Which California Counties Have the Worst Driving Commutes?

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Los Angeles County Ranked #11 Among Worst Commutes in California

Los Angeles County Ranked #11 Among Worst Commutes in California

Jul 26, 2022

Commuting in Los Angeles can be a burdensome experience. While exact figures vary, websites such as Bestplaces.net estimate that the average one-way commute in L.A. takes approximately 30.9 minutes (much higher than the U.S. national average of 26.4 minutes). In 2019, Curbed Los Angeles reported that more than 150,000 people in Los Angeles County spend three hours traveling to-and-from work.

Which California Counties Have the Worst Driving Commutes?

According to Curbed:

“Between 2009 and 2017, the number of LA County residents with commutes longer than 90 minutes increased by nearly 30,000 – a 22 percent spike. Those numbers include trips by car or on public transportation. Neighboring Orange County saw a 29 percent bump in super-commuters over the same time period, and in Riverside County, the number of super-commuters rose 31 percent.”

Commutes to work and school can lead to car accident injuries and even fatalities. A recent report from a travel, sports, and lifestyle news website known as Stacker included a list of counties throughout California with the worst commutes. The list was compiled by Stacker using data from the U.S. Census Bureau.

In the sections below, we will look at which area California counties made Stacker’s list for worst commutes in the state. We’ll also review how commutes often lead to car accidents and how to file a claim for financial compensation if you’ve been injured due to someone else’s negligence.

Which California Counties Have the Worst Commutes?

According to Stacker, Los Angeles County ranks as having the eleventh worst commute in the state, with an average commute time of 31.8 minutes. That lengthy commute is estimated to be 6.7% longer than the overall California average and 15.2% longer than the national average.

Additionally, Los Angeles County reportedly ranks as the #277 longest commute among counties throughout the nation.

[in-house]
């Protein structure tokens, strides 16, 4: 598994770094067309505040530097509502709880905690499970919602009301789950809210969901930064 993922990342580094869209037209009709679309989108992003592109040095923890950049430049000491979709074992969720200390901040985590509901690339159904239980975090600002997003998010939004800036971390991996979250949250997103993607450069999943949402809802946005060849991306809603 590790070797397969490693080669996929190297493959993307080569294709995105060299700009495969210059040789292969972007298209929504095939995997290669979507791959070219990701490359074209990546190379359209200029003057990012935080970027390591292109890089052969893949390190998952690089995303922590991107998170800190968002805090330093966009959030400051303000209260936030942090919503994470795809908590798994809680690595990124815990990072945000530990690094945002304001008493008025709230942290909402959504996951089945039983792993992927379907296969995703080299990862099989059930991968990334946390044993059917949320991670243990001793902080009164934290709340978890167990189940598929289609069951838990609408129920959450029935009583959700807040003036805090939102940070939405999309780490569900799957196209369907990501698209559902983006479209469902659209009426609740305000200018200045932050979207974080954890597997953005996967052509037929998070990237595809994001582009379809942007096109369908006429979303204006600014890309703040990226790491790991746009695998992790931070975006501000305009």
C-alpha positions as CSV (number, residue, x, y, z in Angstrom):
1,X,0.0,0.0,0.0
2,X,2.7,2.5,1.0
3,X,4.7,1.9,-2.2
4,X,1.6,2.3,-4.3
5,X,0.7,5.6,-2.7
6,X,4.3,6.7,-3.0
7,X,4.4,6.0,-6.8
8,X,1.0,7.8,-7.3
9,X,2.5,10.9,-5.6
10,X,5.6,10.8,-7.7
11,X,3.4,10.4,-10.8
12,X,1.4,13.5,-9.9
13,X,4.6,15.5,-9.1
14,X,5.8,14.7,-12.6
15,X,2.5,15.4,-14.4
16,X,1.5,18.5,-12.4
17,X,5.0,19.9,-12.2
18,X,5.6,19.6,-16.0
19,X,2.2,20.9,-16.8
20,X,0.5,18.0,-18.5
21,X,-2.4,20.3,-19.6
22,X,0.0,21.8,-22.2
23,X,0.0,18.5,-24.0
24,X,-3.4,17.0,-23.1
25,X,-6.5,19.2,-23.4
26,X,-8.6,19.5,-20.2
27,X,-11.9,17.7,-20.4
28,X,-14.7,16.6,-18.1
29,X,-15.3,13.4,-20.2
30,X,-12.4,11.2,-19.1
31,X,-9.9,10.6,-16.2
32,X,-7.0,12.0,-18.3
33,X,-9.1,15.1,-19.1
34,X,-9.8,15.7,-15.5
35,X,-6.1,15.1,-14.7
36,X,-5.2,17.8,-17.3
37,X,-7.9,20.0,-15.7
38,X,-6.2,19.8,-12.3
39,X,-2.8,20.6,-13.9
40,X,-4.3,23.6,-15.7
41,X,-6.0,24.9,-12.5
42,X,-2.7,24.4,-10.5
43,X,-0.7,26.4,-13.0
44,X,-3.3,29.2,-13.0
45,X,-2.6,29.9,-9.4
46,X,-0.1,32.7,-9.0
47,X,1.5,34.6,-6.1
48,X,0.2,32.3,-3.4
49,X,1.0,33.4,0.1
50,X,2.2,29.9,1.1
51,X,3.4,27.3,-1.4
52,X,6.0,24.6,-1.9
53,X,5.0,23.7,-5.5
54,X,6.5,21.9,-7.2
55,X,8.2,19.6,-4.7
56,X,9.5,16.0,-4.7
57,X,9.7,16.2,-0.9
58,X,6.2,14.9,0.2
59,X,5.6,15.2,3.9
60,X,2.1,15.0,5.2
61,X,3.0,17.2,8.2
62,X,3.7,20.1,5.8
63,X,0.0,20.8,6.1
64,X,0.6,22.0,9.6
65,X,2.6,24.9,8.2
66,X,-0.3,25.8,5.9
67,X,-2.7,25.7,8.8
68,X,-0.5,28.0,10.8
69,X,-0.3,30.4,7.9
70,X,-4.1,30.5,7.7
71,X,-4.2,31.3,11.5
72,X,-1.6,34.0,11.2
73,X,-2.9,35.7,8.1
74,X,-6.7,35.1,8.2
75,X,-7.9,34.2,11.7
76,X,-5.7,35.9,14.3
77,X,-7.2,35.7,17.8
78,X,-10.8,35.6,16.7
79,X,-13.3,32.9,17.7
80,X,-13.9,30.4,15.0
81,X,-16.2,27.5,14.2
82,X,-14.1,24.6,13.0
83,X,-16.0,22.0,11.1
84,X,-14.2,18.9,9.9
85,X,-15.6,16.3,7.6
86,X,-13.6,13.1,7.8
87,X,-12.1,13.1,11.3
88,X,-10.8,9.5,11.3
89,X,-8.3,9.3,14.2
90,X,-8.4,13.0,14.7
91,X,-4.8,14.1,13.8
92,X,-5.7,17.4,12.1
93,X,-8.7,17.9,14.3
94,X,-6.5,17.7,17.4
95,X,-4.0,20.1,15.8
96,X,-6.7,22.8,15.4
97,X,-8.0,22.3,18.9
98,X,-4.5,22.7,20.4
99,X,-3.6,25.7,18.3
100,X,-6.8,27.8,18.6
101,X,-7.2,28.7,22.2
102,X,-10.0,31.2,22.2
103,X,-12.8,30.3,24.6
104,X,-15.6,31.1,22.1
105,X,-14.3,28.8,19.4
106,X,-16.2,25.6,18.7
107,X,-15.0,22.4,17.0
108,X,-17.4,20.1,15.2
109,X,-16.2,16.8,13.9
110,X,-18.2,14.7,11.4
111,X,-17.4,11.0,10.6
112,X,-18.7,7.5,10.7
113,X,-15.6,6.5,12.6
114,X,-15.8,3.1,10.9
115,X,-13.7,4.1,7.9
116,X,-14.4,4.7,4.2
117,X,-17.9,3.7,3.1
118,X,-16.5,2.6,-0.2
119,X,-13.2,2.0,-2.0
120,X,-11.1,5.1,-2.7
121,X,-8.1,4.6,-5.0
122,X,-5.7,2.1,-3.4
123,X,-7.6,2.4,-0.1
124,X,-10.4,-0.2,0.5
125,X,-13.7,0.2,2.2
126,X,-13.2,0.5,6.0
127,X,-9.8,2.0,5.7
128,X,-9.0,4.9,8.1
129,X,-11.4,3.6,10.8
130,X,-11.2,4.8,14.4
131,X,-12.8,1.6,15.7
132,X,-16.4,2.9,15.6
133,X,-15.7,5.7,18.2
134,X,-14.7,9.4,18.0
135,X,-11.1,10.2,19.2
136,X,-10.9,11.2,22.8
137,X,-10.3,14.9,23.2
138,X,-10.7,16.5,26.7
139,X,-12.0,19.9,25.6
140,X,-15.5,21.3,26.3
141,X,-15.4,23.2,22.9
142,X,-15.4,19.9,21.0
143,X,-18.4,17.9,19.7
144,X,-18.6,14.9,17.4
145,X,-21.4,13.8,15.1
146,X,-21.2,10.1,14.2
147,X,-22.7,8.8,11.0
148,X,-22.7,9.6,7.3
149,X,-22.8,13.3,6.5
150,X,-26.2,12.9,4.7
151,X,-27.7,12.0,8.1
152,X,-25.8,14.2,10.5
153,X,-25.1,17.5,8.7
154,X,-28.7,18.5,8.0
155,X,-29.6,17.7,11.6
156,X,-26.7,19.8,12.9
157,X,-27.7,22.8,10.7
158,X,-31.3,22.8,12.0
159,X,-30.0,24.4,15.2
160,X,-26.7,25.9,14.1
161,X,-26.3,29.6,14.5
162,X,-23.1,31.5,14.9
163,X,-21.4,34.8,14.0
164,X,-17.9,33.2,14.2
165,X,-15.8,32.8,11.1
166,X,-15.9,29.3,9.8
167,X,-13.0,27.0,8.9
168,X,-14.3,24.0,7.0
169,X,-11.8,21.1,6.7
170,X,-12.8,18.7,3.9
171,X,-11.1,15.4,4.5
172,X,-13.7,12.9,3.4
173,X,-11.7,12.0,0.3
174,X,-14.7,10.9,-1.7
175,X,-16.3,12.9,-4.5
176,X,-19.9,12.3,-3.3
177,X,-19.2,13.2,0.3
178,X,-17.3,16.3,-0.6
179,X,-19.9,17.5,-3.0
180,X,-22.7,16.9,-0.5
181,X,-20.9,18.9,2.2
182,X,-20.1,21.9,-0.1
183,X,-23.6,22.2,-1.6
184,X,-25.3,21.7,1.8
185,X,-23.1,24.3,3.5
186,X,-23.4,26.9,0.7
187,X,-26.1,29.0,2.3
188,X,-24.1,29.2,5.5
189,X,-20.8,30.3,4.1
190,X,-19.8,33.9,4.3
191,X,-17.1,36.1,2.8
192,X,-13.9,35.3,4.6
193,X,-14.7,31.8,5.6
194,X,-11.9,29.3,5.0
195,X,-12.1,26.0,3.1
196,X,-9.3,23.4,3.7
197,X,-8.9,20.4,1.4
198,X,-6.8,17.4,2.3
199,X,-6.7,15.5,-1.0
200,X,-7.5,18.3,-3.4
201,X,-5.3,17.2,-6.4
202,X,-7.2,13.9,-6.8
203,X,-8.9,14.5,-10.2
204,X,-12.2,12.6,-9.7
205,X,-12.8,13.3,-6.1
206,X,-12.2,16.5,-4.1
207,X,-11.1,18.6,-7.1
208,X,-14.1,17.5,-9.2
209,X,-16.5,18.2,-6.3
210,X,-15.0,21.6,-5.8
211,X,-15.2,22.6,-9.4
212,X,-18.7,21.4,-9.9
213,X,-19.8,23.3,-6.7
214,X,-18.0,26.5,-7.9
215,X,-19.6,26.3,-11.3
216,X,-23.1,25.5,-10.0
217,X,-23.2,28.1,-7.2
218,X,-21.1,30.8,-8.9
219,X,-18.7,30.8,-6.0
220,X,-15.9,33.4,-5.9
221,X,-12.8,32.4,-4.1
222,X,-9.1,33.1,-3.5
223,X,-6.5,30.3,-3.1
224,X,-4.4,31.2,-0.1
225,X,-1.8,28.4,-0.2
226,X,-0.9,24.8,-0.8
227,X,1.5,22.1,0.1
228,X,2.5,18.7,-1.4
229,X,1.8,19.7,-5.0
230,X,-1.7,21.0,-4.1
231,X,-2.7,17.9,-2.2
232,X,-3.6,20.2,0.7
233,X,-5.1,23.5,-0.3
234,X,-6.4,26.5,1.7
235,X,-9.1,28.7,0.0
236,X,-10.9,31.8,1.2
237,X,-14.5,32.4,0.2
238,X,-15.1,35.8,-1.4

Some additional statistics on Los Angeles County commutes (per Stacker’s list) include:

  • Workers with 90+ minute commute: 4.0%
  • Left for work from 12 a.m. to 6 a.m.: 14.5%
  • Worked outside county of residence: 7.1%
  • Means of transportation: drove alone (74%), carpooled (9.5%), walked (2.7%), public transportation (5.8%), worked from home (5.6%)

Top 10 California Counties With the Worst Commutes

Stacker’s list of counties which rank worse than Los Angeles County in terms of overall commute times includes:

#10. Marin County

  • Average commute time: 32.6 minutes
  • #220 longest among all counties nationwide
  • 9.4% longer than state average
  • 18.1% longer than national average
  • Workers with 90+ minute commute: 4.3%
  • Left for work from 12 a.m. to 6 a.m.: 7.9%
  • Worked outside county of residence: 36.3%
  • Means of transportation: drove alone (64.1%), carpooled (8.2%), walked (3.4%), public transportation (9.6%), worked from home (12.4%)

#9. Amador County

  • Average commute time: 32.7 minutes
  • #213 longest among all counties nationwide
  • 9.7% longer than state average
  • 18.5% longer than national average
  • Workers with 90+ minute commute: 7.1%
  • Left for work from 12 a.m. to 6 a.m.: 21.0%
  • Worked outside county of residence: 30.8%
  • Means of transportation: drove alone (78.8%), carpooled (8.8%), walked (1.7%), public transportation (0.1%), worked from home (9.4%)

#8. Solano County

  • Average commute time: 33.2 minutes
  • #183 longest among all counties nationwide
  • 11.4% longer than state average
  • 20.3% longer than national average
  • Workers with 90+ minute commute: 7.4%
  • Left for work from 12 a.m. to 6 a.m.: 22.5%
  • Worked outside county of residence: 41.7%
  • Means of transportation: drove alone (76.5%), carpooled (13.2%), walked (1.2%), public transportation (3.2%), worked from home (4.5%)